Metalloporphyrins (Mps) inhibit heme oxygenase (HO), the rate-limiting enzyme in the production of bilirubin, and are potential compounds for use in the chemoprevention of neonatal jaundice. . Our object was to monitor the effects of selected Mps on in vivo heme degradation and HO-1 gene transcription, and in vitro HO enzyme activity and protein levels after oral administration. 30 μM of tin mesoporphyrin (SnMP), zinc bis glycol porphyrin (ZnBG), zinc protoporphyrin (ZnPP), or vehicle was orally administered to adult HO-1-luc transgenic mice. In vivo heme degradation rates were measured as total body CO excretion levels (VeCO) by GC. In vivo HO-1 transcription levels were assessed by bioluminescence imaging (BLI). In vitro HO activity was quantitated via CO measurements by GC. HO-1 protein levels were determined by Western blot. VeCO decreased 28% within 3 h of SnMP treatment and lasted beyond 48 h. Administration of ZnBG and ZnPP decreased VeCO 15% and 9%, respectively, by 3 h. HO-1 transcription increased only in SnMP-treated mice (6.5-fold) after 24 h. % inhibition of tissue HO activities are shown below: (Table)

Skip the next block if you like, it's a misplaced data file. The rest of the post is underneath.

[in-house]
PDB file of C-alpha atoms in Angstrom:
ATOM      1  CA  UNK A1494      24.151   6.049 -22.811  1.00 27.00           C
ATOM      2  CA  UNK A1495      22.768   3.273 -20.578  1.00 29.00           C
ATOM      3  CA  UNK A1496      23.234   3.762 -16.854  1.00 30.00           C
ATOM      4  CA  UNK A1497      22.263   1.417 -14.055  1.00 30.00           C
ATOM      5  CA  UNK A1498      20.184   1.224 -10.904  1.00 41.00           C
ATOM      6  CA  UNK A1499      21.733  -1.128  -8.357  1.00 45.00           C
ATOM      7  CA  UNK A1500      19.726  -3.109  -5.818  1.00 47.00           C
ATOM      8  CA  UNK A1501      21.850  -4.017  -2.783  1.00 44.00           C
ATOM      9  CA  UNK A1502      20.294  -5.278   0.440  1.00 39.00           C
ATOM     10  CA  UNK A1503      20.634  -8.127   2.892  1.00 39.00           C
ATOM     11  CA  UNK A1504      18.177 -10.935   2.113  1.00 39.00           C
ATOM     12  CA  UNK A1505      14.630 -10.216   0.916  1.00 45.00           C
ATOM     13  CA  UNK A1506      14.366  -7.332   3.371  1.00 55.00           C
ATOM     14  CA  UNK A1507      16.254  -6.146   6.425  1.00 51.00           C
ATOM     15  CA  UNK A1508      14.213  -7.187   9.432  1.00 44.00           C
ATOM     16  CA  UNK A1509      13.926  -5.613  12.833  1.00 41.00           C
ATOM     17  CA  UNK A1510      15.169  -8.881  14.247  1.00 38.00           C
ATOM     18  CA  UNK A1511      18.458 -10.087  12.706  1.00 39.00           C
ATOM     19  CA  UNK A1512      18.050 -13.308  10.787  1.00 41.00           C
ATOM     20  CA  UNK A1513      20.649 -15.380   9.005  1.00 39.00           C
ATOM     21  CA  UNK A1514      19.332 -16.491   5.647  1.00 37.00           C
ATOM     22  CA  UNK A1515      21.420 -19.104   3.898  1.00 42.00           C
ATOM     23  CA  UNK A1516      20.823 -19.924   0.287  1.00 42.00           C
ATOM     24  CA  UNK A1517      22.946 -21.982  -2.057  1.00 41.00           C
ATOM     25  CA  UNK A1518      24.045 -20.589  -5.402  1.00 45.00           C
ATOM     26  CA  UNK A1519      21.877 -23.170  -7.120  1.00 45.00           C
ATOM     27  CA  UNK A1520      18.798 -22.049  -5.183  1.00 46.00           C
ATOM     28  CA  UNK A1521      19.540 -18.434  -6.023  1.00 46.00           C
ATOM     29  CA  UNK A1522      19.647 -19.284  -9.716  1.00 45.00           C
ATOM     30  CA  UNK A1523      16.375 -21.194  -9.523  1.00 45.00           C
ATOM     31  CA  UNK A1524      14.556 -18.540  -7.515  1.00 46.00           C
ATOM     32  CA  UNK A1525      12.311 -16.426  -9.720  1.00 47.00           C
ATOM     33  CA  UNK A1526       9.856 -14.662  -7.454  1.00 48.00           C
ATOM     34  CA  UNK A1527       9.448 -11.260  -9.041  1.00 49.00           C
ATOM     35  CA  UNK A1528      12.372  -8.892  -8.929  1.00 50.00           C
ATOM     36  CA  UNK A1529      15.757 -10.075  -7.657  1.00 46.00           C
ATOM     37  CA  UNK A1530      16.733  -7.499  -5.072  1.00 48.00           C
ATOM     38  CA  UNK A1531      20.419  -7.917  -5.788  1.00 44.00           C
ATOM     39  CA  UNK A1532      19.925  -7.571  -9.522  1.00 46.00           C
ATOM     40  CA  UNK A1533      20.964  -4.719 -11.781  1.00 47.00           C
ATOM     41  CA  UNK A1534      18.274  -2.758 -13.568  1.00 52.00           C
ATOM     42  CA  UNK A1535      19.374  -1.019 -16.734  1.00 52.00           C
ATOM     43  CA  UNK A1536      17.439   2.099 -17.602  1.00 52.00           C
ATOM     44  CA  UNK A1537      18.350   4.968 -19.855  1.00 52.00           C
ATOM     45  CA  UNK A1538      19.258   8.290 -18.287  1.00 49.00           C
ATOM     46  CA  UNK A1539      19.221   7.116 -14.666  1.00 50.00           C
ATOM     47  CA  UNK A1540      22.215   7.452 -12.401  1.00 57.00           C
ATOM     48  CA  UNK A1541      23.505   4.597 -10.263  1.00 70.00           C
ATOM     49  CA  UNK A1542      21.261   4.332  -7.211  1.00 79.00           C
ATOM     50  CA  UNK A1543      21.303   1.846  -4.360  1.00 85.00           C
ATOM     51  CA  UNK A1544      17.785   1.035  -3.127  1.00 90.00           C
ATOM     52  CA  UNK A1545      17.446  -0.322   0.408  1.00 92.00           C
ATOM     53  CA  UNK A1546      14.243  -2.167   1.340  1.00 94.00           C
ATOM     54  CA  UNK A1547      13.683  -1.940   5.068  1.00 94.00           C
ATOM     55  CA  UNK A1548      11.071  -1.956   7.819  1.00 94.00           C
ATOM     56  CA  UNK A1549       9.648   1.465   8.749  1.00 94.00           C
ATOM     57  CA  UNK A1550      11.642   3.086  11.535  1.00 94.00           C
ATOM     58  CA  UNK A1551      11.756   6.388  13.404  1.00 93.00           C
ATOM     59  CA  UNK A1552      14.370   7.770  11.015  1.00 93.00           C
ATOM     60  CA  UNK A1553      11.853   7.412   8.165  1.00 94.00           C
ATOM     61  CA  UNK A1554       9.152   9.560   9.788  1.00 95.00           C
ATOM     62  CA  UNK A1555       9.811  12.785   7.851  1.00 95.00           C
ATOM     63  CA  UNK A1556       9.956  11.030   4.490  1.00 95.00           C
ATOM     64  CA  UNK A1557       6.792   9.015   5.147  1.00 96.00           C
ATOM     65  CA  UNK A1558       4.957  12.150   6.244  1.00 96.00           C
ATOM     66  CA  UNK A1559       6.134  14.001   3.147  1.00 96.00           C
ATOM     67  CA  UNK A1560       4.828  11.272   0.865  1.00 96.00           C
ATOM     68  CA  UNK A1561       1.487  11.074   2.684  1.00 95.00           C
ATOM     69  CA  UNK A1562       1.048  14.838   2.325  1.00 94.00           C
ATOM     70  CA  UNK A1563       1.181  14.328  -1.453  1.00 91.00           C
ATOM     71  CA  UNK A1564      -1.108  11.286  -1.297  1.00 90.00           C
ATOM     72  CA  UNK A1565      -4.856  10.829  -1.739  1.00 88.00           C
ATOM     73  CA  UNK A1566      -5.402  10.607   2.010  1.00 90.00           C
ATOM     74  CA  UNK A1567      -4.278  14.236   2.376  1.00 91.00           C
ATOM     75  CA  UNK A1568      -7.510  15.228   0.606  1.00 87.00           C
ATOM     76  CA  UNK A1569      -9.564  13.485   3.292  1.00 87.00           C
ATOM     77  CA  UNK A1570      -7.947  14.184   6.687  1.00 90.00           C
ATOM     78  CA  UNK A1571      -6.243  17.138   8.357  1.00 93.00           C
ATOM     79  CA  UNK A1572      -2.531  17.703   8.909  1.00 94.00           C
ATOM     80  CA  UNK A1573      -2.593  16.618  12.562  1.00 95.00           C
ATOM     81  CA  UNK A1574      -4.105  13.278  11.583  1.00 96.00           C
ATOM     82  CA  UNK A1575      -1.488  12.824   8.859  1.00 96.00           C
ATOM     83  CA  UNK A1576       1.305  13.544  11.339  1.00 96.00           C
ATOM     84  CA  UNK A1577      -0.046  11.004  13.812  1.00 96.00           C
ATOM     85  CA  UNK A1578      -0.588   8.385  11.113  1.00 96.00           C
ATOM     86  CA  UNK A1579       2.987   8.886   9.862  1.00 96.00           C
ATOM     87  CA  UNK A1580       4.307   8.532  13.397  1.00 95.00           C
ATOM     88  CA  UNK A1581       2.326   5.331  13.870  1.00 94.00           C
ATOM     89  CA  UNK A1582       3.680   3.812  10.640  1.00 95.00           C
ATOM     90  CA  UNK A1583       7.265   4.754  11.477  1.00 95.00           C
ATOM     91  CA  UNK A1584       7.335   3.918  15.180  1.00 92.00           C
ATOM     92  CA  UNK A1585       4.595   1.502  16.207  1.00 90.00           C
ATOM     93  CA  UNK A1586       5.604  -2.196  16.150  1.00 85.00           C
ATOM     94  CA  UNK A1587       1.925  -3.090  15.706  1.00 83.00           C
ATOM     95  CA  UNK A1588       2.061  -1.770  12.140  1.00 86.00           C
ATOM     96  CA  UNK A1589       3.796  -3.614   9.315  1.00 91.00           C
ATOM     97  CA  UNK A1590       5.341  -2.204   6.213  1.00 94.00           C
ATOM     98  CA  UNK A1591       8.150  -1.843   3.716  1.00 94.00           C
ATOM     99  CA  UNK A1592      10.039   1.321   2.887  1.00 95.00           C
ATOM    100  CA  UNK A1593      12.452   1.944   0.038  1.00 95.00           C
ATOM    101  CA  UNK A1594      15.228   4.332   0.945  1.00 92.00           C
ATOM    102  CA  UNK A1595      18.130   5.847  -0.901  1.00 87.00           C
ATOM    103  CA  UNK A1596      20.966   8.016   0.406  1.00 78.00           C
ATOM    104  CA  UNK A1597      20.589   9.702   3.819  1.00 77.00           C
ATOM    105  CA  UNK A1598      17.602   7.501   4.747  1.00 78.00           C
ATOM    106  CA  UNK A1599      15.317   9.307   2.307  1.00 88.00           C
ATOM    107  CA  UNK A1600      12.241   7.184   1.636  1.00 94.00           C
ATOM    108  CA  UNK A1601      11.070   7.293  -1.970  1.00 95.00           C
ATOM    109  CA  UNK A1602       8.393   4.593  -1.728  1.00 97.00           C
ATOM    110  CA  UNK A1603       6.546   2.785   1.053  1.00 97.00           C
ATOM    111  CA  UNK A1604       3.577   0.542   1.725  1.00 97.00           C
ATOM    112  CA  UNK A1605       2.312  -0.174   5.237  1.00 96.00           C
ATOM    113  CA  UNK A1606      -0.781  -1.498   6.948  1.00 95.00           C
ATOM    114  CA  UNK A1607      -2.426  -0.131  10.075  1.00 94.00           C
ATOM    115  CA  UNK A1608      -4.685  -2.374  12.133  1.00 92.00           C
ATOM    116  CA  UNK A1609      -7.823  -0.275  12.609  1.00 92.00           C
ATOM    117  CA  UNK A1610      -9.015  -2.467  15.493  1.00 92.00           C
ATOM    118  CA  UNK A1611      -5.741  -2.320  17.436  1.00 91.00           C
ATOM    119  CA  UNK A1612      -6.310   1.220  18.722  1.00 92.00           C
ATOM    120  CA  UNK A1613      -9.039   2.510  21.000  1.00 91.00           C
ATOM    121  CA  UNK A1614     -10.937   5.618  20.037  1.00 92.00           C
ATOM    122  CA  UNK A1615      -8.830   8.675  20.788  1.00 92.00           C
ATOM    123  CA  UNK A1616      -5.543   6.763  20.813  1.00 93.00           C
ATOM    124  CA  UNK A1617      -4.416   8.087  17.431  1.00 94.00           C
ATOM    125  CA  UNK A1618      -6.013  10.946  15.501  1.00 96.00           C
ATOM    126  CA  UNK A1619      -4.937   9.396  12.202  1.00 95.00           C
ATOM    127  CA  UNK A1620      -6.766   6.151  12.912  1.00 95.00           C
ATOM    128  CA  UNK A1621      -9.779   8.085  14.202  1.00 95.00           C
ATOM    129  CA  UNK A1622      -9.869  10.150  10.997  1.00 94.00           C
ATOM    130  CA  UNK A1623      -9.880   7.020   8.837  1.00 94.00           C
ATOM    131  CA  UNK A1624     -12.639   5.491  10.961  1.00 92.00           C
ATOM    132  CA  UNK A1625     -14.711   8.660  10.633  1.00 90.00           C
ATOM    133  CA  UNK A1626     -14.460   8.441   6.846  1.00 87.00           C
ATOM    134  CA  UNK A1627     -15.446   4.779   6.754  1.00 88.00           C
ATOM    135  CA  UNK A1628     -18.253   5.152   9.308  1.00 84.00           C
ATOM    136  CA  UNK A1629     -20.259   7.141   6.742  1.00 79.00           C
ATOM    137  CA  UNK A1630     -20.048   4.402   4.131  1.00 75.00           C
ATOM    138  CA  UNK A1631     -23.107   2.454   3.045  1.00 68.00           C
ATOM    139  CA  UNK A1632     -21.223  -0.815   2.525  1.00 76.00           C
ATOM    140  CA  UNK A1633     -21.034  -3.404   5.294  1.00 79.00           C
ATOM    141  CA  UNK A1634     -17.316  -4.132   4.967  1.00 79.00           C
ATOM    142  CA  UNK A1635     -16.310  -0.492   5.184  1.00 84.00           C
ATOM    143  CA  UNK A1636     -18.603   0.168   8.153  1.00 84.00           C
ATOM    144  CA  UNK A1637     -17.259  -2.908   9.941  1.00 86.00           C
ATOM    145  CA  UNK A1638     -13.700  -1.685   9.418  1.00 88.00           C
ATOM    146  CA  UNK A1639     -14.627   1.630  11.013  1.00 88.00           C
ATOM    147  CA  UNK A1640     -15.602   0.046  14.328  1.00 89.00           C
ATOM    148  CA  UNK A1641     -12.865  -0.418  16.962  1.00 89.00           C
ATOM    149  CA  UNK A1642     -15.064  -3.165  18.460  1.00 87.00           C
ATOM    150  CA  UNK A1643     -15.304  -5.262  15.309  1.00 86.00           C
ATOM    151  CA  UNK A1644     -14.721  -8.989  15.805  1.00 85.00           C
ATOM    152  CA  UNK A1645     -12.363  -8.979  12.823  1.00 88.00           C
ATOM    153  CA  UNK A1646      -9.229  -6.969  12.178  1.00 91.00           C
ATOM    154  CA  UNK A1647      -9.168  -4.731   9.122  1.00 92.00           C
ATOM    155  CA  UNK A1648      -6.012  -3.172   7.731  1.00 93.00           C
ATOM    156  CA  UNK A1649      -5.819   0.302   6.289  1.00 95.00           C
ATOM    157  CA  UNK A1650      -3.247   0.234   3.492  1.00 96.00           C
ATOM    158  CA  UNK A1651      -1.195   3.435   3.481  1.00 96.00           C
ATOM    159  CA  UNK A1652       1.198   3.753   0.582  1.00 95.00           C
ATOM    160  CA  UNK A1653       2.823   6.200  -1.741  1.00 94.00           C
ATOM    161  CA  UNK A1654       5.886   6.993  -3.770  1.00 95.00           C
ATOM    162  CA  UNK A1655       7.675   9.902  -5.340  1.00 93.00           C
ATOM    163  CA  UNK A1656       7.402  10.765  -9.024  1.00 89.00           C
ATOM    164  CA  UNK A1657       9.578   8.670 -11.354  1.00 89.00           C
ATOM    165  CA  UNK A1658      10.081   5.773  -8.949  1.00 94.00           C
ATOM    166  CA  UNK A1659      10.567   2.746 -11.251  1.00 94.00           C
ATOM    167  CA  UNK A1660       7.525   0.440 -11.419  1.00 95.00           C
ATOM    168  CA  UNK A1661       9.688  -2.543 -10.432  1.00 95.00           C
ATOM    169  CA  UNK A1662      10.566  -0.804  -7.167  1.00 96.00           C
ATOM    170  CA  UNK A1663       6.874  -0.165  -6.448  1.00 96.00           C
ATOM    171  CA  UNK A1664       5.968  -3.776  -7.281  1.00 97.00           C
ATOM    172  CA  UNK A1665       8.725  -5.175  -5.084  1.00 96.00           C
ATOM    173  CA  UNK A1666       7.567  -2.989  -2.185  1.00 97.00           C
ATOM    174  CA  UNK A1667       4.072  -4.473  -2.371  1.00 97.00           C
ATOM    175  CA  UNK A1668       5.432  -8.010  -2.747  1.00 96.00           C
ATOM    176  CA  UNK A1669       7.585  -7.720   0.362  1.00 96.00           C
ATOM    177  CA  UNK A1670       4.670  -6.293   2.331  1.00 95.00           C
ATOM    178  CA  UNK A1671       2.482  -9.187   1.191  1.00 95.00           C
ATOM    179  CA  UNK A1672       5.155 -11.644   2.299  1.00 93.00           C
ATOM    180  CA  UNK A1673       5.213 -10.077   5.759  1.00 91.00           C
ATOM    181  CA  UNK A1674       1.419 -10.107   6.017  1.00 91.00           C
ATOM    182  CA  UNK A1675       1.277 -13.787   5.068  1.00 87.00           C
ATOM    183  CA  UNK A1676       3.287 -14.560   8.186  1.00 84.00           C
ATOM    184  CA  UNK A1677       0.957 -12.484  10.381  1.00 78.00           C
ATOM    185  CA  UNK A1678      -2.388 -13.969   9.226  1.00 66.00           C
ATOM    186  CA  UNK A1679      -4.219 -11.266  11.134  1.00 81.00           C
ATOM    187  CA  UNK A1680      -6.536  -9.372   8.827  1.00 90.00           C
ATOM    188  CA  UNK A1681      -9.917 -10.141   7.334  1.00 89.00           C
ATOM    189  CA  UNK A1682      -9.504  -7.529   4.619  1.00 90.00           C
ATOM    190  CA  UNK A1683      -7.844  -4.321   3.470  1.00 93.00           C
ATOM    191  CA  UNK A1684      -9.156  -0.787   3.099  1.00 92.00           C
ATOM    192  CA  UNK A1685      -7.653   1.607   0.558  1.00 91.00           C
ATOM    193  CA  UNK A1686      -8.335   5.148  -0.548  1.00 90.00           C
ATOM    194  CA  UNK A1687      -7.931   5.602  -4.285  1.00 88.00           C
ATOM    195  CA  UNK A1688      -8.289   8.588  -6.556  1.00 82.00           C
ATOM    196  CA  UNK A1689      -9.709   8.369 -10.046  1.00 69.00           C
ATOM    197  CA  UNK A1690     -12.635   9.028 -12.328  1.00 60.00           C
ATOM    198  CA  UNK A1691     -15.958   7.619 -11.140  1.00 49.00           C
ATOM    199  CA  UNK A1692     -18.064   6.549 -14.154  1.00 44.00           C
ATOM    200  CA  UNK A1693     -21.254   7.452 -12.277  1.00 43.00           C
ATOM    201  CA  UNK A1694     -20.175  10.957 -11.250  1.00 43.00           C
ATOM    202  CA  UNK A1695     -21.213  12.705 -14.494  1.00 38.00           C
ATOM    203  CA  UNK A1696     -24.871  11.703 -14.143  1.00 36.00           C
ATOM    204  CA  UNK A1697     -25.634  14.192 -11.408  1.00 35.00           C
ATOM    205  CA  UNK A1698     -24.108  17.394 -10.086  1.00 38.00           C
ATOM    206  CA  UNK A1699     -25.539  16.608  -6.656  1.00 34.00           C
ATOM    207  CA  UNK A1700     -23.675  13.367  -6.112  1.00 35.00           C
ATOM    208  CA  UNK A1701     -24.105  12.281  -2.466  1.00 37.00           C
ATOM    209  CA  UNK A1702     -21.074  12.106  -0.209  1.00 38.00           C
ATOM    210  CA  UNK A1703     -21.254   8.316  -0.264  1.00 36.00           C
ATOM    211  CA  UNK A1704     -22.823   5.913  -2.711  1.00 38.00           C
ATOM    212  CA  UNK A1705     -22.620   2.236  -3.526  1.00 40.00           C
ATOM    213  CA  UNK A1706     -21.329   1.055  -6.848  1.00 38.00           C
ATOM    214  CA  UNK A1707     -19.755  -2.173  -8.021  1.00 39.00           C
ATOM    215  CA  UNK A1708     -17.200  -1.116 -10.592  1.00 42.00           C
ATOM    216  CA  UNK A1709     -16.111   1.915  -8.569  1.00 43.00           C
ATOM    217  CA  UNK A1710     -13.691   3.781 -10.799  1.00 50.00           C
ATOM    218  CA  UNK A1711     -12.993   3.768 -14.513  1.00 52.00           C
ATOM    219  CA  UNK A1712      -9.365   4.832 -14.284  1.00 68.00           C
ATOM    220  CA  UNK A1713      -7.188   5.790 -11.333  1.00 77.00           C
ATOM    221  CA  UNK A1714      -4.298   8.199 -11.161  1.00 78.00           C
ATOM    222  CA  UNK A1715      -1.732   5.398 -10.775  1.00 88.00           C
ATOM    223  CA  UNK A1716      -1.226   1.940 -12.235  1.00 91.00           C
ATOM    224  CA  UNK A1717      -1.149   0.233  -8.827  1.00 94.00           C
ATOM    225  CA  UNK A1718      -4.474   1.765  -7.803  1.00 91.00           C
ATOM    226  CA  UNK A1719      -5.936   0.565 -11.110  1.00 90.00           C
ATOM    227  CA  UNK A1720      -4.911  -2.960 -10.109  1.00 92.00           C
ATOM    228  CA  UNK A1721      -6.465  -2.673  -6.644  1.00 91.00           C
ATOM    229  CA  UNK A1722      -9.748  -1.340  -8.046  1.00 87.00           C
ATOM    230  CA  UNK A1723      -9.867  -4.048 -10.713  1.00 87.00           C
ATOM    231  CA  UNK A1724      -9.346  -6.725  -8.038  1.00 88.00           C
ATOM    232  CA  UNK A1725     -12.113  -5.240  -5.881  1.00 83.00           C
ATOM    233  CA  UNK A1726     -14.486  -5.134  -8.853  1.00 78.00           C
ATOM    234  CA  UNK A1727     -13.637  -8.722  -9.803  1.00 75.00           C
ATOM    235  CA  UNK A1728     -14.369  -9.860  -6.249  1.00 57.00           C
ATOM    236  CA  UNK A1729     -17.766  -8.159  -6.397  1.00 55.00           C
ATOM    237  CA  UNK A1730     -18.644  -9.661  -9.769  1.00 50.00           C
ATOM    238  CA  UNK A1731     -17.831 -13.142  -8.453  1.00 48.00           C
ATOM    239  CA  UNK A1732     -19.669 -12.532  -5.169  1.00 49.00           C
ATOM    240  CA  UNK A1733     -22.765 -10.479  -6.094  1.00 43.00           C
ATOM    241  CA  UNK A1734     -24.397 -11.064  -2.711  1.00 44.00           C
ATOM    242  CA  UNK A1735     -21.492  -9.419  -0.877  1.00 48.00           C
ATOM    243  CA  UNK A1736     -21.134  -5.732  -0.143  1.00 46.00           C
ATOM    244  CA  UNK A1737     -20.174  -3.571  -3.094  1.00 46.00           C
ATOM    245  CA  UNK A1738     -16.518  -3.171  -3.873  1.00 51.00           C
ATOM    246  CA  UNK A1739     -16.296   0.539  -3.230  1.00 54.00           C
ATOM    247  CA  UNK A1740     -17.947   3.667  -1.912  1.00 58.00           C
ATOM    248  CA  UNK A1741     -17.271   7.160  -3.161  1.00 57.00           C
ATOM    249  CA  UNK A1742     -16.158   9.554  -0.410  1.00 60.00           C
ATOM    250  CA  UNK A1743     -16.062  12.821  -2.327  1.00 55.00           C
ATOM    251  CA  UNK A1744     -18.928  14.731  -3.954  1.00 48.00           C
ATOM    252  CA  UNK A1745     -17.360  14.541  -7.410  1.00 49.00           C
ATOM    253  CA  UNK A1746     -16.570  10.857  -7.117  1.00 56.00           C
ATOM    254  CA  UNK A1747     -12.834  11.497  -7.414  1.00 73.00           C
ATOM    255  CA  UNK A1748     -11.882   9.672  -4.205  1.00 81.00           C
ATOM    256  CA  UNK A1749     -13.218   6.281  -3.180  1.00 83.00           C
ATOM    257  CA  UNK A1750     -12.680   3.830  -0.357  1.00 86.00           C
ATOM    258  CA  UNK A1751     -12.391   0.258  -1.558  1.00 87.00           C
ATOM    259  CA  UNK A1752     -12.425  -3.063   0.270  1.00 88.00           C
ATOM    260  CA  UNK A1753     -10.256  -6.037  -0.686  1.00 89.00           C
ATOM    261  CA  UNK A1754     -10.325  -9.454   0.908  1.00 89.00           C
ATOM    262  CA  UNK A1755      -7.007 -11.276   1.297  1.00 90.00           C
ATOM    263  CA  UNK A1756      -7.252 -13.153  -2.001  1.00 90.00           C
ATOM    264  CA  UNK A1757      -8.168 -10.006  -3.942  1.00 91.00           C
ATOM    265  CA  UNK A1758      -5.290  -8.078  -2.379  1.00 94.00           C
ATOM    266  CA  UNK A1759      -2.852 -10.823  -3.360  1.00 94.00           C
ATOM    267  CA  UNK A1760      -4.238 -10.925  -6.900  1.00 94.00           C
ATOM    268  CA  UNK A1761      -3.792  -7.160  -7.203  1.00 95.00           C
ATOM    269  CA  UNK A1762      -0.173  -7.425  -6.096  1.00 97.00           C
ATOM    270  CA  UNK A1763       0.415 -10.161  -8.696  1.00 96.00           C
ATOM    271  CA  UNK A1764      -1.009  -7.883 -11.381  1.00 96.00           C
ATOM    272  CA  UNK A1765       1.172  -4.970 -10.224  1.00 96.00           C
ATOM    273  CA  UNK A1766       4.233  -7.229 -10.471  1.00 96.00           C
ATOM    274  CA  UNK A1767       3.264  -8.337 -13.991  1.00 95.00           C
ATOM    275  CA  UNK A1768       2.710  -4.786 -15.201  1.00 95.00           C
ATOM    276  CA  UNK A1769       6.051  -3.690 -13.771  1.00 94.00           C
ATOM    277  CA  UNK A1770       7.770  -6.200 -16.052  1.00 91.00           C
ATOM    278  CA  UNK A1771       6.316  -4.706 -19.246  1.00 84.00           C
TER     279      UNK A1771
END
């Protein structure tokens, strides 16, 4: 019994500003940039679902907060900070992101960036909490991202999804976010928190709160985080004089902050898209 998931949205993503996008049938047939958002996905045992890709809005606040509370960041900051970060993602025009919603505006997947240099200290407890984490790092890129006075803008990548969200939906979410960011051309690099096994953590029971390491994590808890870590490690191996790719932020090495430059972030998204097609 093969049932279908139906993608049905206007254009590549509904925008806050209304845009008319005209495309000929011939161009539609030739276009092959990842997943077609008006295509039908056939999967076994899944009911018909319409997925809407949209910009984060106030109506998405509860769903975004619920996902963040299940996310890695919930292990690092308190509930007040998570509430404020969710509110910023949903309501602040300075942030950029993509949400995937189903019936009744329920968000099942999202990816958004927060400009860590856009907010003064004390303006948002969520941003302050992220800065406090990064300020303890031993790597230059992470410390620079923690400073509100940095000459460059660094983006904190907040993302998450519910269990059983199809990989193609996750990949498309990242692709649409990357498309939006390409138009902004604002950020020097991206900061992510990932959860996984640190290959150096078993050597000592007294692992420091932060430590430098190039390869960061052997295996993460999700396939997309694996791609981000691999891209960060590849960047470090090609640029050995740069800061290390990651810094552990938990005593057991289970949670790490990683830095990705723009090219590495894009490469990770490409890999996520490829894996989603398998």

HO activity was maximally inhibited in liver, spleen and intestine within 3 h, with the greatest inhibition in SnMP mice, then in ZnBG, with the least in ZnPP mice. Furthermore, in SnMP mice, liver and spleen HO-1 protein levels significantly increased 3.5- and 2.0-fold, respectively, after 24 h. HO-1 protein was minimally affected in ZnBG- or ZnPP-mice. These results are in contrast to our previous findings in neonatal rat pups, where ZnPP was not orally absorbable. Therefore, we conclude that orally administered Mps are absorbed variably and affect HO expression in a species- as well as in a tissue- and time-dependent manner.